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Thromb Haemost. 2005 Mar;93(3):488-93.

Basal high-sensitivity-C-reactive protein levels in patients with spontaneous venous thromboembolism.

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  • 1Department of Internal Medicine I, Division of Haematology and Haemostaseology, University Hospital Vienna, Vienna, Austria.


The role of C-reactive protein (CRP) in venous thromboembolism (VTE) is still under discussion because of controversial results in the literature. Conflicting data may have partly been due to bias by exogenous factors altering CRP levels. We investigated CRP concentrations in patients with spontaneous VTE applying a study design that allowed the measurement of basal high sensitivity (hs)-CRP levels. Patients with a history of deep vein thrombosis (DVT, n=117) and pulmonary embolism (PE, n=97) were compared to healthy individuals (n=104). Hs-CRP levels (mg/dl) were significantly higher in patients (n=214, median/interquartile range: 0.171/0.082-0.366) than in controls (0.099/0.053-0.245, p=0.001). The unadjusted odds ratio (OR) for VTE per 1 mg/dl increase of CRP was 2.8 [95% confidence interval (CI): 1.1-6.8, p=0.03]. This association remained significant after adjustment for factor V Leiden, prothrombin G20210A and factor VIII activity above 230% (OR = 2.9, 95% CI [1.1-7.5]), but became remarkably attenuated and lost its statistical significance after adjustment for BMI alone (OR = 1.7 [0.7-4.0]). CRP was also not independently associated with VTE in subgroups of patients (those with DVT without symptomatic PE, those with PE and patients without established risk factor) in multiple regression analysis. In summary, we observed significantly higher basal hs-CRP levels in patients with spontaneous VTE compared to healthy controls. This association was independent of hereditary and laboratory risk factors for VTE, but lost its significance after adjustment for BMI. Increased basal CRP levels do not appear to represent an independent risk factor for VTE.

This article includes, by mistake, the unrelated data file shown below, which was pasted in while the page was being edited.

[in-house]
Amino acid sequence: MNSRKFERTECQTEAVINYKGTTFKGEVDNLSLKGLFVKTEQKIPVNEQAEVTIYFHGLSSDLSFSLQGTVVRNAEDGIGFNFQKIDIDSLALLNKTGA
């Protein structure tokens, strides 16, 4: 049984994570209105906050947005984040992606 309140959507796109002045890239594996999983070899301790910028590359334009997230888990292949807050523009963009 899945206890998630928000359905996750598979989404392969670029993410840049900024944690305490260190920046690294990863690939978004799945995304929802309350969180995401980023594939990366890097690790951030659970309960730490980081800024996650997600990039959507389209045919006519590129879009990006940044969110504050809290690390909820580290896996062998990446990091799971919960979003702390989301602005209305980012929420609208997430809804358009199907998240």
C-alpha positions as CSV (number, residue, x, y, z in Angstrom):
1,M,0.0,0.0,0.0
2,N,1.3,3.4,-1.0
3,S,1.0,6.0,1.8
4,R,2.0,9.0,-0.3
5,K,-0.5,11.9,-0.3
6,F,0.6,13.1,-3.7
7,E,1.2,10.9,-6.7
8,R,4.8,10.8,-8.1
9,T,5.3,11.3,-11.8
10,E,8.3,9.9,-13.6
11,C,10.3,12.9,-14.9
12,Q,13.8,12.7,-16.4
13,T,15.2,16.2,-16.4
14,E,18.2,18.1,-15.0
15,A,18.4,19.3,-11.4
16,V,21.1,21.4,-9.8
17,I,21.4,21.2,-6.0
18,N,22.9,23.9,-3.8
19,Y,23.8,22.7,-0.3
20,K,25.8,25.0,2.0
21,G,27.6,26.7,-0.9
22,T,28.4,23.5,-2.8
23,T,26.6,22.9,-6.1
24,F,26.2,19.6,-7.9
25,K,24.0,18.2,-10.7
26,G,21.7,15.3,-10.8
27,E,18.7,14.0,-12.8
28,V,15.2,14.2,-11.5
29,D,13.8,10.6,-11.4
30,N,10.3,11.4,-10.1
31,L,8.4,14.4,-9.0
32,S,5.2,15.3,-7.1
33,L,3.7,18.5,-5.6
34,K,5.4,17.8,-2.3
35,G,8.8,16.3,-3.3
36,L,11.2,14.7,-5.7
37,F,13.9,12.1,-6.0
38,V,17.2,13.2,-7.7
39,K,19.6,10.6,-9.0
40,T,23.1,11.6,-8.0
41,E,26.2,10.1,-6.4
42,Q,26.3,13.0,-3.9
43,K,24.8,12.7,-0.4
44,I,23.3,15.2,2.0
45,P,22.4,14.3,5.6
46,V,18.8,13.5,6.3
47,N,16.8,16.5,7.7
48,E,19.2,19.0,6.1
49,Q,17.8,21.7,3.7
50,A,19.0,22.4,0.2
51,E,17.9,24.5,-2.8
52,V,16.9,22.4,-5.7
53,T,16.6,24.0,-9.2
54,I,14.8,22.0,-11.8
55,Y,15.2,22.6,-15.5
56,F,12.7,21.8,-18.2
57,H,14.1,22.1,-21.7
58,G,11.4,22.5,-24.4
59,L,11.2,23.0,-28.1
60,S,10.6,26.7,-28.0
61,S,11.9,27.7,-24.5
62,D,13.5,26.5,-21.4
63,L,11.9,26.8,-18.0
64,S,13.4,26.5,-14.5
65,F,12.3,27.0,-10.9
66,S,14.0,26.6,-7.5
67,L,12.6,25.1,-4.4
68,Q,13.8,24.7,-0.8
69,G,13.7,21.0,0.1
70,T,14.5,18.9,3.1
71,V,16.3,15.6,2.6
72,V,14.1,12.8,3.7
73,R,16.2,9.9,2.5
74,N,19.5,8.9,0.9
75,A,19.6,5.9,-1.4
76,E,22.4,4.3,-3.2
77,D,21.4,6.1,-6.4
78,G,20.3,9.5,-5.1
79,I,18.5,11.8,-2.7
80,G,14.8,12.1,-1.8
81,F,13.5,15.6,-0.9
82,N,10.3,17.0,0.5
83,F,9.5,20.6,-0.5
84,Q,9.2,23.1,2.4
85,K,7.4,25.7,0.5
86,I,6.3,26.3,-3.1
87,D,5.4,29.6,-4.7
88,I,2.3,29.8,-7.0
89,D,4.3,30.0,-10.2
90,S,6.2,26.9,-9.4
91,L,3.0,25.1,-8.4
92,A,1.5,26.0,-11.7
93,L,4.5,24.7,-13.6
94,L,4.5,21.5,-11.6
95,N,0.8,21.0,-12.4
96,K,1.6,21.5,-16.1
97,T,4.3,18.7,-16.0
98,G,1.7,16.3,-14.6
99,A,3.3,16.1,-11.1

[PubMed - indexed for MEDLINE]
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